What happens when a huge space station like the Death Star explodes over a populated world? According to theoretical astrophysicist Curtis Saxton, author of Star Wars Technical Commentaries, an Endor Holocaust is scientifically inevitable. The falling debris from the Death Star would destroy all life on the Forest Moon.
Reasons for the Endor Holocaust
In his article "Endor Holocaust" (1997), Saxton provides a detailed explanation for the events and conditions that lead up to the destruction. First, the Death Star has such a low altitude and slow orbit that it must have help keeping it in orbit; perhaps a repulsor field emanating from the shield generator or created by the Death Star itself.
Second, based on the trajectory and speed (80 km/s) of the explosion, between 15.4 percent and 100 percent of the mass of the Death Star will fall to the surface of the Forest Moon. Many pieces of the Death Star are several kilometers long. When these large chunks hit the surface, they will create groundquakes and craters, and will release dust and soot into the atmosphere. Even the smaller pieces will enter the atmosphere as ash and dust. The dust in the atmosphere will block light to Endor's surface even on the side away from the Death Star, causing a severe cooling effect that will wipe out all life.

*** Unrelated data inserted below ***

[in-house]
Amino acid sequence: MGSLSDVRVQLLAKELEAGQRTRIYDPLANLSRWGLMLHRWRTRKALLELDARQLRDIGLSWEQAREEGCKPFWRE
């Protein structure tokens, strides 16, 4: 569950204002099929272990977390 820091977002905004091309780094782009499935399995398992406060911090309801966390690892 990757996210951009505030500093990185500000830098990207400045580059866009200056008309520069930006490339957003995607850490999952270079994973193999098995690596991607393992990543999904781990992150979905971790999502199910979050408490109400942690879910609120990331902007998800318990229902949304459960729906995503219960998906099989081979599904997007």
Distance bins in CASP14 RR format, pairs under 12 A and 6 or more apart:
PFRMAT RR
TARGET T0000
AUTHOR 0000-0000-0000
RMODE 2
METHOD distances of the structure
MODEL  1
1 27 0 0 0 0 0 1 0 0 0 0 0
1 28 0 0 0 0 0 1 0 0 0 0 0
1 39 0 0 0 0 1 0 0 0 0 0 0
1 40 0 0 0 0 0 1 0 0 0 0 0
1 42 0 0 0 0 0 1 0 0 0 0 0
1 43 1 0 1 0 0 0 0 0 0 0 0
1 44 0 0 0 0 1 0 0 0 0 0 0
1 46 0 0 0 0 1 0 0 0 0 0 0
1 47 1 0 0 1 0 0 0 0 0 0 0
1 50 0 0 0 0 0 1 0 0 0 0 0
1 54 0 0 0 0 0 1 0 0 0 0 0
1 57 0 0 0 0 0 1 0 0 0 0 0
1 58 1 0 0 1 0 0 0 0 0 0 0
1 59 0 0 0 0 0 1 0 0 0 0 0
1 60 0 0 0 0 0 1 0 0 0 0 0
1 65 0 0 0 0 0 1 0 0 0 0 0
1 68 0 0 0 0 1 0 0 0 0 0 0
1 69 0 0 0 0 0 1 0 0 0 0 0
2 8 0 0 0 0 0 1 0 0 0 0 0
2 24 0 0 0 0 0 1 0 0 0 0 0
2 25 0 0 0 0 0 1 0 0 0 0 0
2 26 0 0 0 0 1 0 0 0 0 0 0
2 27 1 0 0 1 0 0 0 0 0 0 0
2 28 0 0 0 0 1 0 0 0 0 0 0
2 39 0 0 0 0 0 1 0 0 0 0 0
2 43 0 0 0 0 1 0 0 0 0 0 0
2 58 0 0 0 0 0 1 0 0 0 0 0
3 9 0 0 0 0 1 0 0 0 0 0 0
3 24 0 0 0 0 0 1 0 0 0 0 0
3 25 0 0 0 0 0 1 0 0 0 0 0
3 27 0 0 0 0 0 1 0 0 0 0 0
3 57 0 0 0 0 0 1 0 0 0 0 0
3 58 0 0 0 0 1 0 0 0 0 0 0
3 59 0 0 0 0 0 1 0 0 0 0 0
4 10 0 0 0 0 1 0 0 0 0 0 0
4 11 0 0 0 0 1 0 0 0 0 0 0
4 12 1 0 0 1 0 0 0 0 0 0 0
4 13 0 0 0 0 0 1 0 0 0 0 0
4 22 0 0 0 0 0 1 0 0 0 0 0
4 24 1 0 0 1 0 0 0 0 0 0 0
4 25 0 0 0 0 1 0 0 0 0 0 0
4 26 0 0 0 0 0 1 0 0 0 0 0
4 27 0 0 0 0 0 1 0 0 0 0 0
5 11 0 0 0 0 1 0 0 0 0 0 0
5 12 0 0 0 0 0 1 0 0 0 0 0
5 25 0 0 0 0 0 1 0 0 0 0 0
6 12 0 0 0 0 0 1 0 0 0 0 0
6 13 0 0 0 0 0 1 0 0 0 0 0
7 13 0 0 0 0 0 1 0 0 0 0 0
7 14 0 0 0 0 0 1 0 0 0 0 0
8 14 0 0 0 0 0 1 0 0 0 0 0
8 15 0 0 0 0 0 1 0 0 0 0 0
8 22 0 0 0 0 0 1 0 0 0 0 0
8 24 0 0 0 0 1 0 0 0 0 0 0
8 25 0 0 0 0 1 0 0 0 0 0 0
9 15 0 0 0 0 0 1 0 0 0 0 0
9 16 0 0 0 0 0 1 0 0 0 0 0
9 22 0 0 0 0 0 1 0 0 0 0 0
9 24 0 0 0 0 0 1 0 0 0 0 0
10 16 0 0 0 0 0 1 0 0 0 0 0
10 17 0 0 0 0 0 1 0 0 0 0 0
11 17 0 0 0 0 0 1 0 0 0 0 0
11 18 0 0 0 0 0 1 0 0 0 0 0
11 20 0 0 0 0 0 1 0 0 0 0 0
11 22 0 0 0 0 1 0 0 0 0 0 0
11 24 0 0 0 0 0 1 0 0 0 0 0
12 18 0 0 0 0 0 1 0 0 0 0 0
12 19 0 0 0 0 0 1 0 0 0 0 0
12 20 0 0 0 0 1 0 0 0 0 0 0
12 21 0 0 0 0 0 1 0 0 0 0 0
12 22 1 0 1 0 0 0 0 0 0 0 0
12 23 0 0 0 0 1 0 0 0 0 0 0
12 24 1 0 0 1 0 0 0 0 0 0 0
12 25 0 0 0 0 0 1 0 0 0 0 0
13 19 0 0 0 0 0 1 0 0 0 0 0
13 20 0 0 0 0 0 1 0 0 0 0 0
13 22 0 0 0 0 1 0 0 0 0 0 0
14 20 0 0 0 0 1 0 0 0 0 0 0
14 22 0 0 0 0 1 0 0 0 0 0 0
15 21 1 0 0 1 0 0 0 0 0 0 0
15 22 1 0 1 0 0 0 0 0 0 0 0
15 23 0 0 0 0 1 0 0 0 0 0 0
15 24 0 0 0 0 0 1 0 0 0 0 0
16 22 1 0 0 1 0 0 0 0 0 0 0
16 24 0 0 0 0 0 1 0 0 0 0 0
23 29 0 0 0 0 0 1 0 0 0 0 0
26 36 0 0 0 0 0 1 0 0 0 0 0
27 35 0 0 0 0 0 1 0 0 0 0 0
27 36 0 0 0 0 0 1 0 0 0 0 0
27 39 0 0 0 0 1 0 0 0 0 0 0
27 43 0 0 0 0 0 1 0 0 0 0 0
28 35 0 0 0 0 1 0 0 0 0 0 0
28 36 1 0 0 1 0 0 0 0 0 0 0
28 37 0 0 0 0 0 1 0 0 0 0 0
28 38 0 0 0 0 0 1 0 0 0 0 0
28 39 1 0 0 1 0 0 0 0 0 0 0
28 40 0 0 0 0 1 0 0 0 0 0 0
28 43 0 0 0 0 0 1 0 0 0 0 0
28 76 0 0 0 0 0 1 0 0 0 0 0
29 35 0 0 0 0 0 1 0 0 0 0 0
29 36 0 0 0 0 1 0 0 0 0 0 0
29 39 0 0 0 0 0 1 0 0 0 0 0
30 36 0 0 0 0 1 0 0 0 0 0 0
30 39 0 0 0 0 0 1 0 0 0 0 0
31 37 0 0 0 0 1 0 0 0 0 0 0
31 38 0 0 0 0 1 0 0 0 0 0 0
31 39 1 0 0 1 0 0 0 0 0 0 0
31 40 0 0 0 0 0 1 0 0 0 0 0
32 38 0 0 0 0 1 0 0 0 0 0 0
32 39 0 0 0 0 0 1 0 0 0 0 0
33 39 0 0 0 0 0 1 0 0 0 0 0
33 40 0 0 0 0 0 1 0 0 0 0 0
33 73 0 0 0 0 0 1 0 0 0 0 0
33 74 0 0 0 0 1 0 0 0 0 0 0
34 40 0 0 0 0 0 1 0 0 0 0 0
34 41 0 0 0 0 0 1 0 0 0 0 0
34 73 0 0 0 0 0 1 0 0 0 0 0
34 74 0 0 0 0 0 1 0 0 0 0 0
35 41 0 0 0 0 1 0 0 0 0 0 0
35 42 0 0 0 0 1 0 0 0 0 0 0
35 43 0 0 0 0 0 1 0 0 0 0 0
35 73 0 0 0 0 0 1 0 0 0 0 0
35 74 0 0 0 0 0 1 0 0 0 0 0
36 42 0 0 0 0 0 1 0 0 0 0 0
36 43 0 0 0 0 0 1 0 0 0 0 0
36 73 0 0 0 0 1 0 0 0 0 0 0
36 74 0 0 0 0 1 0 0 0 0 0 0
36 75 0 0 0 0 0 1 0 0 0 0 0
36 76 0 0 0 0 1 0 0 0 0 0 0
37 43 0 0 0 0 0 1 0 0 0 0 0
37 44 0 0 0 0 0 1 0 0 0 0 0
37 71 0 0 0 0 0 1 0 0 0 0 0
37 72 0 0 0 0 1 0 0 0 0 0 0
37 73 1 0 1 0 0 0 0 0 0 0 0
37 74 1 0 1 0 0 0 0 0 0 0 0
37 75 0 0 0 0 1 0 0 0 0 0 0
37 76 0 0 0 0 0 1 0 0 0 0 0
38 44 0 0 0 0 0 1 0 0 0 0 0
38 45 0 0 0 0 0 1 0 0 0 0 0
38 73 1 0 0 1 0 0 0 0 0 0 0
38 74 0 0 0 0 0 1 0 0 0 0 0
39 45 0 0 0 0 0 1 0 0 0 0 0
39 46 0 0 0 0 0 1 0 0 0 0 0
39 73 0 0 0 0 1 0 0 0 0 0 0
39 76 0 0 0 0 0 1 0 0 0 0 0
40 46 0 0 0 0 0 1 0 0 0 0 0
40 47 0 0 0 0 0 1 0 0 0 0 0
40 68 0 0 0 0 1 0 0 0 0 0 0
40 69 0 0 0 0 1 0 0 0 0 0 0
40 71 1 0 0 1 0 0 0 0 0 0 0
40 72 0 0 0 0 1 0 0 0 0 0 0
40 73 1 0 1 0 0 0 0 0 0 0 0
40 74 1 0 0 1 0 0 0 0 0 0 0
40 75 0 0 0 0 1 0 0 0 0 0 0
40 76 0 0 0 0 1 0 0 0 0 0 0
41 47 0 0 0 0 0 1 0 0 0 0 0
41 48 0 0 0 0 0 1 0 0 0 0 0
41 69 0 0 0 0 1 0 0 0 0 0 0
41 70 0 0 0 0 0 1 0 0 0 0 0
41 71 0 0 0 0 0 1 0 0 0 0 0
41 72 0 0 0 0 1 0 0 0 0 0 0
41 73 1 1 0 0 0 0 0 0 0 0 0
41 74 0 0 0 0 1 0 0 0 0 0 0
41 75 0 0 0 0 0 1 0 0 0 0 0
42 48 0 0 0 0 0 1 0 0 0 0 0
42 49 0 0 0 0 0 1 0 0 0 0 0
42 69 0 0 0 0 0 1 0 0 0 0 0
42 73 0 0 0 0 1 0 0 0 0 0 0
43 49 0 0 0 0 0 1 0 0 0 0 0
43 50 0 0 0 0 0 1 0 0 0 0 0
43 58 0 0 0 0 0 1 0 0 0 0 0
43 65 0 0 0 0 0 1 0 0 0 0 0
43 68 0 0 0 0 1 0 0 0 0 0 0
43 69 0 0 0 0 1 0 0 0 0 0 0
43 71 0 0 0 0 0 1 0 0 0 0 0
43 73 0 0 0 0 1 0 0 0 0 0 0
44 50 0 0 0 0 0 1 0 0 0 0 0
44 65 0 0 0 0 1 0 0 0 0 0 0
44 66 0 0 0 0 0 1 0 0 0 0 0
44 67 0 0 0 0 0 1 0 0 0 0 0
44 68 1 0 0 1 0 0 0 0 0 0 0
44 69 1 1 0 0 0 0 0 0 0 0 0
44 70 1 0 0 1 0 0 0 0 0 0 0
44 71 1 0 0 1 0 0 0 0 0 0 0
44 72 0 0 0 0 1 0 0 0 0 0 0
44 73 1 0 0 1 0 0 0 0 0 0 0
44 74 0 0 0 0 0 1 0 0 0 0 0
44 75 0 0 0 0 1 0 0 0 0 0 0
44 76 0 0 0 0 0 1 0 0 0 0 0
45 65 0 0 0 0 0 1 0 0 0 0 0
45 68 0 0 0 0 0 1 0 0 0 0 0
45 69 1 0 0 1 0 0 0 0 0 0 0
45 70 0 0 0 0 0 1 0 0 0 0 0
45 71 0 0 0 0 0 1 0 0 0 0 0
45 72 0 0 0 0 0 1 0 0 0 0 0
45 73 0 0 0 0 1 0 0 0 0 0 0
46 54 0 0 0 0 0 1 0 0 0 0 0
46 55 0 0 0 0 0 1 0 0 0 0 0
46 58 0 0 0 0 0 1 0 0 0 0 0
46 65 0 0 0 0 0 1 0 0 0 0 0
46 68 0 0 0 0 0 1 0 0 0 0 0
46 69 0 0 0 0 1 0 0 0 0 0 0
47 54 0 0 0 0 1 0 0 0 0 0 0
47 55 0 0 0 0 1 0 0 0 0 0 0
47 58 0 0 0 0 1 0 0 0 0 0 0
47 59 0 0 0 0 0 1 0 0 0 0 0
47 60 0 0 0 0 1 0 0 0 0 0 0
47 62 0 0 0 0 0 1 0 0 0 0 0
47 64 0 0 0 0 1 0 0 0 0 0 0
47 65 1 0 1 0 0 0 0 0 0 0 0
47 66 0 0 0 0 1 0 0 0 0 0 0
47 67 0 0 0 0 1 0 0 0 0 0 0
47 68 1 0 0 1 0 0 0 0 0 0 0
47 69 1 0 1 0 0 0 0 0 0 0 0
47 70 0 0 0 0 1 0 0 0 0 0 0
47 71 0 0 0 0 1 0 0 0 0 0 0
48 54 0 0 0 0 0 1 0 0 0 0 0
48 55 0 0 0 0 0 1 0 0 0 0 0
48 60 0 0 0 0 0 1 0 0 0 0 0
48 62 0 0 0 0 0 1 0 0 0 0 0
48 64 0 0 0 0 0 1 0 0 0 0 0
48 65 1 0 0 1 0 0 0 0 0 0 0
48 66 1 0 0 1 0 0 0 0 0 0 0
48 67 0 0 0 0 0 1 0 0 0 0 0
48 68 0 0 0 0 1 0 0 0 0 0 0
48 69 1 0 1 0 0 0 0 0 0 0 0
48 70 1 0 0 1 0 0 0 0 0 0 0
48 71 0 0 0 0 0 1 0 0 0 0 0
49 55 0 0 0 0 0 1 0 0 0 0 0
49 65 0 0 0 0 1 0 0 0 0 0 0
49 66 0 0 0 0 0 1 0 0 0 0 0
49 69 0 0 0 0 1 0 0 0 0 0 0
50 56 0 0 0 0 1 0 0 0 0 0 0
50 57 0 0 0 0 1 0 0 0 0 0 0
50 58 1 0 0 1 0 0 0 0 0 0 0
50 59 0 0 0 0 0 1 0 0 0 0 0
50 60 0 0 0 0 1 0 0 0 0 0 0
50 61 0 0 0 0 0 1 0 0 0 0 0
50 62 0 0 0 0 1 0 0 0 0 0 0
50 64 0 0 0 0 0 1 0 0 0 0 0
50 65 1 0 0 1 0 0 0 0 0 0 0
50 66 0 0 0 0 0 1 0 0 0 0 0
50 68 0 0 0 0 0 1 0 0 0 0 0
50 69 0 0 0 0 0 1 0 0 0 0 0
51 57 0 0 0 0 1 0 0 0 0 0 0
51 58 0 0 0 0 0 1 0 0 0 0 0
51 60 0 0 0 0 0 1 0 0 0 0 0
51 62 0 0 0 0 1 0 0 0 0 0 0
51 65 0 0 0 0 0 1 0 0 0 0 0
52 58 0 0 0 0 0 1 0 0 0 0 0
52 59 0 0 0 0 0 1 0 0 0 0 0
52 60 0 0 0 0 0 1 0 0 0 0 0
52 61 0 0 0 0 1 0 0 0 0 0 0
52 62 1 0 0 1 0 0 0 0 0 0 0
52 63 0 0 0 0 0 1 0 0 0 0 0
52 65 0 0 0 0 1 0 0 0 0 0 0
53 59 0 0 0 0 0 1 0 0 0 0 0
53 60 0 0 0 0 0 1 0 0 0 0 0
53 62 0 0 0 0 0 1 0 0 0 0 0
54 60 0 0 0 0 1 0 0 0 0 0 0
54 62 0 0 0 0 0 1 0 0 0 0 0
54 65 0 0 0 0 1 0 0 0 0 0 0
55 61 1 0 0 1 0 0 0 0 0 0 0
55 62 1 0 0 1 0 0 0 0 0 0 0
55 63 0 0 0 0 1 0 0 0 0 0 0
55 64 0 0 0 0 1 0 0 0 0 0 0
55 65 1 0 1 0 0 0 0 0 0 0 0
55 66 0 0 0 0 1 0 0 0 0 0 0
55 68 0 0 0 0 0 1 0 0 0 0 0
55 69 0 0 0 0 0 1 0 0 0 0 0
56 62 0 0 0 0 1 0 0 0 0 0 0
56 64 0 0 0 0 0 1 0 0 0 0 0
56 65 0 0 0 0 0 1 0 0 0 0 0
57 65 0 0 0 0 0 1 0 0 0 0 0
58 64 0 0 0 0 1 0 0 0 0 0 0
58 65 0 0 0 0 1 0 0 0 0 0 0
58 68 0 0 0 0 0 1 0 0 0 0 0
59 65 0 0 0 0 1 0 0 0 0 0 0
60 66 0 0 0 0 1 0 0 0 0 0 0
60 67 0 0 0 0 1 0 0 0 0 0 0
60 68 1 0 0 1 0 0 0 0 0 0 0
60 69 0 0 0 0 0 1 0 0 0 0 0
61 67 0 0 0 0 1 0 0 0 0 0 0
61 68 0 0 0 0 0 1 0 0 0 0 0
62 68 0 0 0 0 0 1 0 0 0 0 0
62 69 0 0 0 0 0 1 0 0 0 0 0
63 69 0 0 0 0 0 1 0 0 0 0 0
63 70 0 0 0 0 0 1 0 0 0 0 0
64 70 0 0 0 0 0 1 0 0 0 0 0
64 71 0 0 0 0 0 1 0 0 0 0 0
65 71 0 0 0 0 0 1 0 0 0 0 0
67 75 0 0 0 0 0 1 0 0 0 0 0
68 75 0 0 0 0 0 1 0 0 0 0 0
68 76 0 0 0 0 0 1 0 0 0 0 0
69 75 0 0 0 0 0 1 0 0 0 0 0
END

Saxton goes on to address the lack of canonical mentions of the Endor Holocaust. The only canonical support for the idea comes from X-Wing: Wedge's Gamble by Michael A. Stackpole (1996). In the novel, Wedge discovers an Imperial museum with stuffed Ewoks on display, along with a note that Ewoks and other creatures from the Forest Moon went extinct due to the Rebels' actions at Endor. Other sources require more convoluted explanations; for example, the idea that Kyp Durron does not mention any destruction when he arrives on Endor in Dark Apprentice (Kevin J. Anderson, 1994) because he is experiencing a Force-induced delusion.
Evidence Against the Endor Holocaust
In a rebuttal of the Endor Holocaust theory, Gary M. Sarli argues that the Death Star implodes on itself, a possibility that Saxton rejects. Because of the implosion, much of the debris from the second Death Star did not fall to Endor.
This theory gains support from an unlikely source: The Glove of Darth Vader (Paul and Hollace Davids, 1992), the first book in a novel series for young readers, which required numerous retcons and fixes to fit semi-coherently into the Star Wars universe. The book states that when the second Death Star exploded, its hyperdrive reactor opened a temporary wormhole, scattering the debris to other parts of the galaxy.
Furthermore, later sources more directly contradict the idea of an Endor Holocaust. For example, the short comic "Apocalypse Endor" (Star Wars Tales #14, 2002) states that the Rebels cleaned up the remaining debris from the Death Star, preventing any harm to the planet. Based on canonical evidence, the Endor Holocaust is merely Imperial propaganda or wishful thinking -- a way to portray the Rebels as callous and uncaring, unconcerned about the collateral damage the war caused to their allies.